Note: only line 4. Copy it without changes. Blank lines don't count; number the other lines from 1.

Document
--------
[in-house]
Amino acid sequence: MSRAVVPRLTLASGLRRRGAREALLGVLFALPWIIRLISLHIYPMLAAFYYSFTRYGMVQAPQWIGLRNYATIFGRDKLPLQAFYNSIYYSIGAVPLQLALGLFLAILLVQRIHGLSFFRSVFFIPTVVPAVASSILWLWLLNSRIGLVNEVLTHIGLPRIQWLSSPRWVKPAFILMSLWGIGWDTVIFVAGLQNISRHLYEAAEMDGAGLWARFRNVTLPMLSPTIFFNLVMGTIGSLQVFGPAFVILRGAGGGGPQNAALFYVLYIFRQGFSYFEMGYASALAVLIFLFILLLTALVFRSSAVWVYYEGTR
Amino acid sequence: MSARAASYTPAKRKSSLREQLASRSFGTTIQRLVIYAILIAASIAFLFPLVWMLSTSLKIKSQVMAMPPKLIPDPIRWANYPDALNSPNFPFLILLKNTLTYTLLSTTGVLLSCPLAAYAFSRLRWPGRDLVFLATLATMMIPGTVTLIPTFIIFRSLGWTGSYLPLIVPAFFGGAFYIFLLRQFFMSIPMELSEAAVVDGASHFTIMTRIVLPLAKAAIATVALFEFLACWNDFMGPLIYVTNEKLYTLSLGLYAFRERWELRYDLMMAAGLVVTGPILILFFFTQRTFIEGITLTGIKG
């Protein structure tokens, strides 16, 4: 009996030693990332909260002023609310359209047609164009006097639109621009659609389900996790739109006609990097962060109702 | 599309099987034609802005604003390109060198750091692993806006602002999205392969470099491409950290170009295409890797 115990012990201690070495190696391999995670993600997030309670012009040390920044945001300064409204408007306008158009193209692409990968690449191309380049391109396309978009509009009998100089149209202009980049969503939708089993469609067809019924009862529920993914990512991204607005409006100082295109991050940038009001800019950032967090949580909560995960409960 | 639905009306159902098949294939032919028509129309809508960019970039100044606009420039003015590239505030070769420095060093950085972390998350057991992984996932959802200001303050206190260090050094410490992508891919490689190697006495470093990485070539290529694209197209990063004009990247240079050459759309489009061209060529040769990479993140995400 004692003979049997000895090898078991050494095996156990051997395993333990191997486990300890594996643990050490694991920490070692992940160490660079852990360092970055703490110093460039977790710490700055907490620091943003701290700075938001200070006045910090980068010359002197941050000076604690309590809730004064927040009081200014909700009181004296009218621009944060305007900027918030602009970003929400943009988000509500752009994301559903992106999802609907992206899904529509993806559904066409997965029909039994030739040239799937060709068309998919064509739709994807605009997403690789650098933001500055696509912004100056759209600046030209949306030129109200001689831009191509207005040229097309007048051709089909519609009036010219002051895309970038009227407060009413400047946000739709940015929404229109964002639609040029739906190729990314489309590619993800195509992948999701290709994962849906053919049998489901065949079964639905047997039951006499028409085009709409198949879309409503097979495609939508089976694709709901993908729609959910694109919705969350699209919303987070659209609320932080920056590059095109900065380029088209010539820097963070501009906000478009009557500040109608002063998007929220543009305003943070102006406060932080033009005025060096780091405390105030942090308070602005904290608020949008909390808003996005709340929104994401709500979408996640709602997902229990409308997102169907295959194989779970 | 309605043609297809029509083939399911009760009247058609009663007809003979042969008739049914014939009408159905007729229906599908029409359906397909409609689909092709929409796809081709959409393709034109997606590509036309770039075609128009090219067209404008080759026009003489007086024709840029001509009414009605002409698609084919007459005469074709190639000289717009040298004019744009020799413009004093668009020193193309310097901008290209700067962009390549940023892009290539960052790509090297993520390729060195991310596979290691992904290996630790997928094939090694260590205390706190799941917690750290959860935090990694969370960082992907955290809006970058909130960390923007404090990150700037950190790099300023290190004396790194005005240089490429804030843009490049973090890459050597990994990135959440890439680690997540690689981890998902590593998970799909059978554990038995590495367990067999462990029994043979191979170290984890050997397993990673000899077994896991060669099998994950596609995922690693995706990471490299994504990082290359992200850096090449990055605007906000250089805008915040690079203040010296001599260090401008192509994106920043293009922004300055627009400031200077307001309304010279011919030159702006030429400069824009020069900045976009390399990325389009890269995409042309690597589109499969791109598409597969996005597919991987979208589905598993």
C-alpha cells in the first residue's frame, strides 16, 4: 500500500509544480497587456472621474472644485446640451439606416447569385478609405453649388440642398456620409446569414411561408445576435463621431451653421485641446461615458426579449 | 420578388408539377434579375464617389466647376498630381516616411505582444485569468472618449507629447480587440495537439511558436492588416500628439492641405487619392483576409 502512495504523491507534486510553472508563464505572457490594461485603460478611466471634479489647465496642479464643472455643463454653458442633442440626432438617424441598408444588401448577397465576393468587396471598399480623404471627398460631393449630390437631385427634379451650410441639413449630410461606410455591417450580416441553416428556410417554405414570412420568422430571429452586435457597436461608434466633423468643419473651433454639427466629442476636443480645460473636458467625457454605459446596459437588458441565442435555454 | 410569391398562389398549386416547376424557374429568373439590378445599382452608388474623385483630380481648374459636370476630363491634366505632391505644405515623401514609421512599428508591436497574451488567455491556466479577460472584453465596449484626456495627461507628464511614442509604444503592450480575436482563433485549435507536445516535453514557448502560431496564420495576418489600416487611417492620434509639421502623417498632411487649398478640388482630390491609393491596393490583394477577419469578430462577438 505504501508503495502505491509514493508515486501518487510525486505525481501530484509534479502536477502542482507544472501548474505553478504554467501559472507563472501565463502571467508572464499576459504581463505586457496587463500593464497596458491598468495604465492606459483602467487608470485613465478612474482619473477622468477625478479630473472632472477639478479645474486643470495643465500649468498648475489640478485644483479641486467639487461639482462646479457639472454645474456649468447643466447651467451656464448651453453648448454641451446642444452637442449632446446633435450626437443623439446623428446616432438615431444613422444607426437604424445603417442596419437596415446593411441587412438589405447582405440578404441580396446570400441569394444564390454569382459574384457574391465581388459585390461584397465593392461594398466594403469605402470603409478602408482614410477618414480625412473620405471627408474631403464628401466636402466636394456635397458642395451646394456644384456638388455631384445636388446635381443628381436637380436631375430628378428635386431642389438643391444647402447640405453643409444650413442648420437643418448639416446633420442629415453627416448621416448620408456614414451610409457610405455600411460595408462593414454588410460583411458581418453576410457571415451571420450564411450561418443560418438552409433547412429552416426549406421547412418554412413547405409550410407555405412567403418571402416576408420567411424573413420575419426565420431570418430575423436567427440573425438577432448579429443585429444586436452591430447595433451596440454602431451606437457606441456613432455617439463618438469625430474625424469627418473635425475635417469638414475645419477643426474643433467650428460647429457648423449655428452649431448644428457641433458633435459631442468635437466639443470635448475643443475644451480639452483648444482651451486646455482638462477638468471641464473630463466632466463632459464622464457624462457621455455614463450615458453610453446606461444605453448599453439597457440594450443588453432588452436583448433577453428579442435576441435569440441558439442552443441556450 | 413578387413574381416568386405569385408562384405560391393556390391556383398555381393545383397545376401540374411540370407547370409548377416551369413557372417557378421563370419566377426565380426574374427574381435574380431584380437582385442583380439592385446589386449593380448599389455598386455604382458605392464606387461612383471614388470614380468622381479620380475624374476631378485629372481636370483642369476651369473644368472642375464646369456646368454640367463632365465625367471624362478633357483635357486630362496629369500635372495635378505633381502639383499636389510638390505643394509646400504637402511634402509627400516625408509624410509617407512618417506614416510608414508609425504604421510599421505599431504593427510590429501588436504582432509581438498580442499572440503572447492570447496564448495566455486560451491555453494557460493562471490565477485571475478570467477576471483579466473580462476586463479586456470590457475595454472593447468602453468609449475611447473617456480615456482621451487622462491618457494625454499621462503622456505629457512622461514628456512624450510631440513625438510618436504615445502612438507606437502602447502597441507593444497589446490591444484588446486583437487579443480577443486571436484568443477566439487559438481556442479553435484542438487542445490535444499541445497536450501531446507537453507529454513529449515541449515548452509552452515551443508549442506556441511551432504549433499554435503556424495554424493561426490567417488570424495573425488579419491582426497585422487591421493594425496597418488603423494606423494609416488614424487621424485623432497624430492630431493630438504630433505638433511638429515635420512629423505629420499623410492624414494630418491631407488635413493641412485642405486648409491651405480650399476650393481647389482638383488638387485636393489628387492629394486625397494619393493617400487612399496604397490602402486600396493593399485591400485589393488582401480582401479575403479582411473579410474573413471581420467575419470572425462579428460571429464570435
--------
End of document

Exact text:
């Protein structure tokens, strides 16, 4: 009996030693990332909260002023609310359209047609164009006097639109621009659609389900996790739109006609990097962060109702 | 599309099987034609802005604003390109060198750091692993806006602002999205392969470099491409950290170009295409890797 115990012990201690070495190696391999995670993600997030309670012009040390920044945001300064409204408007306008158009193209692409990968690449191309380049391109396309978009509009009998100089149209202009980049969503939708089993469609067809019924009862529920993914990512991204607005409006100082295109991050940038009001800019950032967090949580909560995960409960 | 639905009306159902098949294939032919028509129309809508960019970039100044606009420039003015590239505030070769420095060093950085972390998350057991992984996932959802200001303050206190260090050094410490992508891919490689190697006495470093990485070539290529694209197209990063004009990247240079050459759309489009061209060529040769990479993140995400 004692003979049997000895090898078991050494095996156990051997395993333990191997486990300890594996643990050490694991920490070692992940160490660079852990360092970055703490110093460039977790710490700055907490620091943003701290700075938001200070006045910090980068010359002197941050000076604690309590809730004064927040009081200014909700009181004296009218621009944060305007900027918030602009970003929400943009988000509500752009994301559903992106999802609907992206899904529509993806559904066409997965029909039994030739040239799937060709068309998919064509739709994807605009997403690789650098933001500055696509912004100056759209600046030209949306030129109200001689831009191509207005040229097309007048051709089909519609009036010219002051895309970038009227407060009413400047946000739709940015929404229109964002639609040029739906190729990314489309590619993800195509992948999701290709994962849906053919049998489901065949079964639905047997039951006499028409085009709409198949879309409503097979495609939508089976694709709901993908729609959910694109919705969350699209919303987070659209609320932080920056590059095109900065380029088209010539820097963070501009906000478009009557500040109608002063998007929220543009305003943070102006406060932080033009005025060096780091405390105030942090308070602005904290608020949008909390808003996005709340929104994401709500979408996640709602997902229990409308997102169907295959194989779970 | 309605043609297809029509083939399911009760009247058609009663007809003979042969008739049914014939009408159905007729229906599908029409359906397909409609689909092709929409796809081709959409393709034109997606590509036309770039075609128009090219067209404008080759026009003489007086024709840029001509009414009605002409698609084919007459005469074709190639000289717009040298004019744009020799413009004093668009020193193309310097901008290209700067962009390549940023892009290539960052790509090297993520390729060195991310596979290691992904290996630790997928094939090694260590205390706190799941917690750290959860935090990694969370960082992907955290809006970058909130960390923007404090990150700037950190790099300023290190004396790194005005240089490429804030843009490049973090890459050597990994990135959440890439680690997540690689981890998902590593998970799909059978554990038995590495367990067999462990029994043979191979170290984890050997397993990673000899077994896991060669099998994950596609995922690693995706990471490299994504990082290359992200850096090449990055605007906000250089805008915040690079203040010296001599260090401008192509994106920043293009922004300055627009400031200077307001309304010279011919030159702006030429400069824009020069900045976009390399990325389009890269995409042309690597589109499969791109598409597969996005597919991987979208589905598993």